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In the Netherlands, an estimated 80 000 patients suffer from treatment-resistant depression (TRD), who do not respond to all conventional treatments (psychotherapy, different classes of antidepressants and electroconvulsive therapy). TRD patients have a very high suicide risk, with more than 30% of patients attempting suicide at least once during lifetime. Besides the extremely high level of suffering, societal costs of these patients are twice as high as those with non-resistant depression, because of the high health care utilization and loss of work.

 

Deep brain stimulation (DBS) of the ventral anterior limb of the internal capsule (vALIC) is a promising treatment for TRD patients. DBS is an existing treatment for neurologic and psychiatric patients, which modulates activity in specific brain areas with electric pulses given off by implanted electrodes connected with a neurostimulator. Efficacy can be optimized and side effects minimized by changing electrical parameters (eg. voltage). In a previous trial 40% of the patients lost at least half their symptoms after one year of vALIC DBS and active DBS proved to be far more effective than sham DBS.

 

Although this is promising in a group of severely resistant patients, in the other patients 27% improved only partially and 33% did not improve at all. In addition, it could take up to 6 months to find a therapeutic effect in some patients. Furthermore, relatively energy inefficient parameters were needed (eg. high voltages), shortening the battery life of the neurostimulator. This necessitates a surgical replacement of the battery every 1.5 years on average.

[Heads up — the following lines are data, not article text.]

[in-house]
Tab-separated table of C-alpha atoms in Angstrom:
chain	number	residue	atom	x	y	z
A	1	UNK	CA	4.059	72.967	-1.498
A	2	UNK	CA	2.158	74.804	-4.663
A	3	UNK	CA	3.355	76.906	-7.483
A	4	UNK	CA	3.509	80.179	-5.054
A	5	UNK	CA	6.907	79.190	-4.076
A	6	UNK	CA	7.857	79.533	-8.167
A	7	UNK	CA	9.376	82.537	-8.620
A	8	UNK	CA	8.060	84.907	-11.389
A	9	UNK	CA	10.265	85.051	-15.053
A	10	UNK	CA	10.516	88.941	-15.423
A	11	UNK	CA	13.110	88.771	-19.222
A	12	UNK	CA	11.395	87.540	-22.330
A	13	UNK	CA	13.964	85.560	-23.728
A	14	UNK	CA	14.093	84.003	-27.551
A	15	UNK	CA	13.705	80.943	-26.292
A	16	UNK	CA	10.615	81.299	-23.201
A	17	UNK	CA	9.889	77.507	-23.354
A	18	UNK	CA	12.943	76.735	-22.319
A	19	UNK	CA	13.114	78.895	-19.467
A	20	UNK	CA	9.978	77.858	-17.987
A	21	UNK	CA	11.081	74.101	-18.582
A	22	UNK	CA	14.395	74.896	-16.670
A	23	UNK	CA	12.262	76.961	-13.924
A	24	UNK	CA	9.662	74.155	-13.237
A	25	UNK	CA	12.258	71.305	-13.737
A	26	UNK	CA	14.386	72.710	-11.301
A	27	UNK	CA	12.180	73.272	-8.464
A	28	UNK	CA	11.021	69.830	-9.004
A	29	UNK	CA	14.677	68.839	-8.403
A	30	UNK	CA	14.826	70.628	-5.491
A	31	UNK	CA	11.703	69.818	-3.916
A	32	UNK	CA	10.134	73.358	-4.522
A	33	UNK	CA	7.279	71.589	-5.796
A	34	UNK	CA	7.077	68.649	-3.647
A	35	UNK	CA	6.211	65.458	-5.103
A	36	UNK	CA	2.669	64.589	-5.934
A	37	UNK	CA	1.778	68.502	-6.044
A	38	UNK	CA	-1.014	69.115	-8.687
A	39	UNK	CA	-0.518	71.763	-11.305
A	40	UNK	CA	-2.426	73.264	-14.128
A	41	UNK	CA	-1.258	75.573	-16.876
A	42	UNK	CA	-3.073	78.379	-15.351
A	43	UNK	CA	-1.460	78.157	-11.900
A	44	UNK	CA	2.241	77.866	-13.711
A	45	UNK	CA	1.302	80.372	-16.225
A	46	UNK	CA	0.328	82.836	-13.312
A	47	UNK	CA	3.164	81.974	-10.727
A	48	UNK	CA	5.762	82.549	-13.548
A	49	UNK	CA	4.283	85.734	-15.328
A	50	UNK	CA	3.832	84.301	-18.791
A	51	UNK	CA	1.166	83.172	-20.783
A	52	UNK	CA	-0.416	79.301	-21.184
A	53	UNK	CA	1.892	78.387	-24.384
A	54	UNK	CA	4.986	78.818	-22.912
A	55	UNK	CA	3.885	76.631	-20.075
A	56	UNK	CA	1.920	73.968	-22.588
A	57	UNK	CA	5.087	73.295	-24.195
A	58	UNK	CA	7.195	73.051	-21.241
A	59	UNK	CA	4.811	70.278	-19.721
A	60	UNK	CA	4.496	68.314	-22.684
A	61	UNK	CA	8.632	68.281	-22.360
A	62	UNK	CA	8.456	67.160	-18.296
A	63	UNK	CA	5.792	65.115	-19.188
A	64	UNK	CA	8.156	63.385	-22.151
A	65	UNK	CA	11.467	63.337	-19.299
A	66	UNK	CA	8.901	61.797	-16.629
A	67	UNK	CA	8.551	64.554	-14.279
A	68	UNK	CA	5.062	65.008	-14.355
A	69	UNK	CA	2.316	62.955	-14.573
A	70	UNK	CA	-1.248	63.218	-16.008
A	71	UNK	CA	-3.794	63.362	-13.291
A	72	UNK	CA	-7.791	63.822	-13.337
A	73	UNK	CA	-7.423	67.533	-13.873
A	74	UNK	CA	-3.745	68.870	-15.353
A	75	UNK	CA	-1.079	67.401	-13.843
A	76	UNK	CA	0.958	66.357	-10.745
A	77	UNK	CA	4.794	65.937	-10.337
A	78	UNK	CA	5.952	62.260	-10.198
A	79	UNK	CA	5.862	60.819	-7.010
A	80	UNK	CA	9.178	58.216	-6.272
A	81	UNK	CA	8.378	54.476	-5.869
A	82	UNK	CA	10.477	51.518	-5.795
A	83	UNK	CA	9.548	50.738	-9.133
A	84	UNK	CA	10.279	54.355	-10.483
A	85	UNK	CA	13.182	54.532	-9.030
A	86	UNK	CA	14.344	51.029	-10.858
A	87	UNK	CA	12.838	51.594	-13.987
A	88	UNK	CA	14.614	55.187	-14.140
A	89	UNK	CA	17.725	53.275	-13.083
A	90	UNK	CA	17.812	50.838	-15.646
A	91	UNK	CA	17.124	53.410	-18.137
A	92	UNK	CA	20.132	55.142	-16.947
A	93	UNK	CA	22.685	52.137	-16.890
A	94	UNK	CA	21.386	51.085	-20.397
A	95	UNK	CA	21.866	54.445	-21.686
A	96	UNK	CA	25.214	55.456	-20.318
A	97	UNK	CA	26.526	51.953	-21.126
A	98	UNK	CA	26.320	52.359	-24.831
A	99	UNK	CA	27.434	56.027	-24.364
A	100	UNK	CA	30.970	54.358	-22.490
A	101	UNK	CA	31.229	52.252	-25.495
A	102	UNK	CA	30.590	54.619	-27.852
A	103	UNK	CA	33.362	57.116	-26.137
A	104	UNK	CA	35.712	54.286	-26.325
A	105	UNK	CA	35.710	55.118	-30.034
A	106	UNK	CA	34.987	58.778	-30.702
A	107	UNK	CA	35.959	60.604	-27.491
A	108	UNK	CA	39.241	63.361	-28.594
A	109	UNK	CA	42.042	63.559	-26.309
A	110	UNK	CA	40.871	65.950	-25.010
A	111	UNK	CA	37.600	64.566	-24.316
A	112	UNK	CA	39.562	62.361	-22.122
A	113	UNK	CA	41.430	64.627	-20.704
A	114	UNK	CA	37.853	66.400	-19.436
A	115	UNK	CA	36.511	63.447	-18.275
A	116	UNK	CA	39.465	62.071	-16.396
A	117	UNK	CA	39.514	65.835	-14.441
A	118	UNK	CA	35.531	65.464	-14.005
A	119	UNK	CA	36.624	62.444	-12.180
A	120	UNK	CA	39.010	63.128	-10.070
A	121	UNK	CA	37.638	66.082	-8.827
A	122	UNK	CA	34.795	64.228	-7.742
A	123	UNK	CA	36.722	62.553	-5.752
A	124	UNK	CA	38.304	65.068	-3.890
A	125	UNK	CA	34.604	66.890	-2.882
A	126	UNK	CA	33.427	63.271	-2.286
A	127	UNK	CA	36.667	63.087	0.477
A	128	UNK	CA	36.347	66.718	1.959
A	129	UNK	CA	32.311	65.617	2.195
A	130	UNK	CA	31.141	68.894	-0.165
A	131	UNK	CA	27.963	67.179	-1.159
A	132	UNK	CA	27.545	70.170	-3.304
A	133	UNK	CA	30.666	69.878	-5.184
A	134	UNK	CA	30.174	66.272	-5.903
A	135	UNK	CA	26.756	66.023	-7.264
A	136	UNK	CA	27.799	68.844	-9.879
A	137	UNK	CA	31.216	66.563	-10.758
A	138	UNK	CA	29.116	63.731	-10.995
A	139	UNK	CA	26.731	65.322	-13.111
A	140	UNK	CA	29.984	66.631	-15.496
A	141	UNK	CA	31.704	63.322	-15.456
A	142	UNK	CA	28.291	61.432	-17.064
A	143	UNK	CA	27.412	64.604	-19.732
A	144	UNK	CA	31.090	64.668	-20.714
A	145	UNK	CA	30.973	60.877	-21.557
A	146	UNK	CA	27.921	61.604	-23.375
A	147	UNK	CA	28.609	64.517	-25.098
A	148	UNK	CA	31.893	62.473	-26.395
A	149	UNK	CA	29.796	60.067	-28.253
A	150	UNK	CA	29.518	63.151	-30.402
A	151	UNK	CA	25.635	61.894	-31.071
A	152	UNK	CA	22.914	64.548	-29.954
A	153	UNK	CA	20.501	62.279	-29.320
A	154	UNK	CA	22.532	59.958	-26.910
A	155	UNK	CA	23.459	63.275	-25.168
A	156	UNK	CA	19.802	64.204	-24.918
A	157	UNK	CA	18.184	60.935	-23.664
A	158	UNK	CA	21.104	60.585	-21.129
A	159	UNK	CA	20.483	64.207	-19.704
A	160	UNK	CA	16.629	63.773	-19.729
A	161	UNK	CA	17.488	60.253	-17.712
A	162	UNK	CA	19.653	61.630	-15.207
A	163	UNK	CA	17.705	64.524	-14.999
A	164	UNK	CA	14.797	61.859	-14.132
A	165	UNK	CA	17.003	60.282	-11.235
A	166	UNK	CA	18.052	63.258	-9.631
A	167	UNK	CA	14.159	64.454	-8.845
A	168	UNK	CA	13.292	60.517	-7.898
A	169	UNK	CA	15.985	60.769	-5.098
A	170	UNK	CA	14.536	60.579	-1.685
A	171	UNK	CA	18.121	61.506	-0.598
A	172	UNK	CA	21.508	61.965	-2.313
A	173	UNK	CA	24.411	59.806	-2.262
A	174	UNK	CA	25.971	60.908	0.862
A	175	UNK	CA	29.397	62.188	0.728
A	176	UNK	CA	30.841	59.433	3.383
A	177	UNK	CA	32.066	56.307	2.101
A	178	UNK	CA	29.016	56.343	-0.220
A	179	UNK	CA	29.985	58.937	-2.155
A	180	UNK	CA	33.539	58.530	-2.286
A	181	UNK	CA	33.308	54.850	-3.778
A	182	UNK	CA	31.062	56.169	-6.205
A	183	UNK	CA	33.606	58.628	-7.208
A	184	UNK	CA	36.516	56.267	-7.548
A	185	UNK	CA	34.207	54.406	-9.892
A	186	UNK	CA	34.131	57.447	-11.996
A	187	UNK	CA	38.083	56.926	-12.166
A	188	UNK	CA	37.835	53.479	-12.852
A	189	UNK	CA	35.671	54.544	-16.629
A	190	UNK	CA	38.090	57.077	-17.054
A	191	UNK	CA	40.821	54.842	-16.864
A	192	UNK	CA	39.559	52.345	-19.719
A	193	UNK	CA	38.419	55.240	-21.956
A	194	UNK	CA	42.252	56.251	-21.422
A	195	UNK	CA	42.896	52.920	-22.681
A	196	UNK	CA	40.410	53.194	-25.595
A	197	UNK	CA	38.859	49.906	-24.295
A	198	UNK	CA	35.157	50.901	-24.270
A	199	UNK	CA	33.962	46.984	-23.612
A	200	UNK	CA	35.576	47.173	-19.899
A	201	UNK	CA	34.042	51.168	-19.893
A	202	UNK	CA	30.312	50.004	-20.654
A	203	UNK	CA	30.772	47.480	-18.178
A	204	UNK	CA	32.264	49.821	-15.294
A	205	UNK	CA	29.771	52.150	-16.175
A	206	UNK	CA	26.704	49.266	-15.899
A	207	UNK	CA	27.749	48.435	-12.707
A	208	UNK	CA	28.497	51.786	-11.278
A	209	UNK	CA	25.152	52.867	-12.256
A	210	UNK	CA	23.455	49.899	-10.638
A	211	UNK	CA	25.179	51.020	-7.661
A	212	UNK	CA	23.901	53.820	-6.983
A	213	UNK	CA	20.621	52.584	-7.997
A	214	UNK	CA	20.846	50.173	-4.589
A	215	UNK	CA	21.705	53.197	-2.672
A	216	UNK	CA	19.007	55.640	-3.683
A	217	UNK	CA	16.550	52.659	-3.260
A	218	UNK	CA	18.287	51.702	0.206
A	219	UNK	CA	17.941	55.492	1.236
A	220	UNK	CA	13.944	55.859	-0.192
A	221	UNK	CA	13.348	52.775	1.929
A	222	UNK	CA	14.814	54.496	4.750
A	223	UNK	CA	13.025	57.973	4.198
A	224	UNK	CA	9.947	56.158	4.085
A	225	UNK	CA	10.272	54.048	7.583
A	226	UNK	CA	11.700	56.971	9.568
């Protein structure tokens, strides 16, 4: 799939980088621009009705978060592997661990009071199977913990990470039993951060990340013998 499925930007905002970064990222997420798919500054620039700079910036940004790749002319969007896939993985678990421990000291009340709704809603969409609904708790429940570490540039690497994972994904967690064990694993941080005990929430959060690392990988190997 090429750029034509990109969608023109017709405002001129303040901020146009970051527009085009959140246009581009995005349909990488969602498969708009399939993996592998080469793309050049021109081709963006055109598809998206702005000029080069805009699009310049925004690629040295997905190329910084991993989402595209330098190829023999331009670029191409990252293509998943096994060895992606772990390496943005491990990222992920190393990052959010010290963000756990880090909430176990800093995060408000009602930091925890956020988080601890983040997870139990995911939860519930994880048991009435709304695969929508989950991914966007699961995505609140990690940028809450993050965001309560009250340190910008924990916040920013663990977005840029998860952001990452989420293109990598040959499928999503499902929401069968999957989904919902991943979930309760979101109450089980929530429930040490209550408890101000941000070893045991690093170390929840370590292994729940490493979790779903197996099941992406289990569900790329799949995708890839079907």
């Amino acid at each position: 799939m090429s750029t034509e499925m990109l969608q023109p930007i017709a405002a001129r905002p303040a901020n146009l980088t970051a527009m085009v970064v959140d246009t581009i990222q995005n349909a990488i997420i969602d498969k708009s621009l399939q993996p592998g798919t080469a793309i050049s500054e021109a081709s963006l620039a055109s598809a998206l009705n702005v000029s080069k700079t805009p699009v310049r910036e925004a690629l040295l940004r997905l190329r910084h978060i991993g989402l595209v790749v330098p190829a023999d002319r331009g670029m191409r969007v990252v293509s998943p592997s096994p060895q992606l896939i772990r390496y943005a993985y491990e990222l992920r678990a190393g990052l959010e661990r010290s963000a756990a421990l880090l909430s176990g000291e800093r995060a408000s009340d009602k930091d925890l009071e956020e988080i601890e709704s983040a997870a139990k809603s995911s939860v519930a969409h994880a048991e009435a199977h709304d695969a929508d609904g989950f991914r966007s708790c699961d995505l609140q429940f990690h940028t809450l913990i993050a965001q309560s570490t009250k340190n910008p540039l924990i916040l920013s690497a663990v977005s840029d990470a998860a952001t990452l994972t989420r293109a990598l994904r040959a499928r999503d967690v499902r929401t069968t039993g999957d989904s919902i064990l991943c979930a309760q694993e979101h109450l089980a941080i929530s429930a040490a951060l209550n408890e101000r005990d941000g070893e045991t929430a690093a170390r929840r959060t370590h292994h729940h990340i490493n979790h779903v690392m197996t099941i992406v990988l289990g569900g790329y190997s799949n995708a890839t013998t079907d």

A probable way of improving these outcomes is personalizing DBS. The current practice ignores the considerable heterogeneity of the brain anatomy of specific patients. New insights show several white matter bundles run through the vALIC, one of which is the medial forebrain bundle (MFB). The MFB is a central pathway in the reward circuitry of the brain, showing aberrant functioning in patients with depression. Preliminary analyses show proximity of the electrode to the MFB is associated with a better outcome and the first, small, open-label pilot studies targeting the MFB show response rates of more than 75%.

 

We propose to treat 24 TRD patients with personalized DBS. With diffusion weighted imaging (DWI) we will visualize white matter bundles in each patient individually and use these images to implant electrodes in the MFB. After surgery, DBS parameters will be optimized for a maximum of 6 months, after which patients will be randomized to active followed by sham DBS, or vice versa to investigate a possible placebo effect. One year after a long term follow-up will establish how stable the effect is. Outcome measures include symptom and quality of life scales, adverse events, neuropsychological tests, and (functional) magnetic resonance imaging (MRI) scans using reward anticipation tasks.

 

We hypothesize personalized DBS targeted to the MFB is more effective than placebo DBS, will result in a stable decline of depressive symptoms and will be tolerated well. In comparison to conventional DBS, we expect a higher full response rate and a shorter time to response. Personalized DBS will reduce the suffering of patients and caregivers, and decrease health care utilization and costs. In addition, this project could give essential insight into the neurobiology of TRD, which could lead to further optimization of DBS and the development of new treatments.

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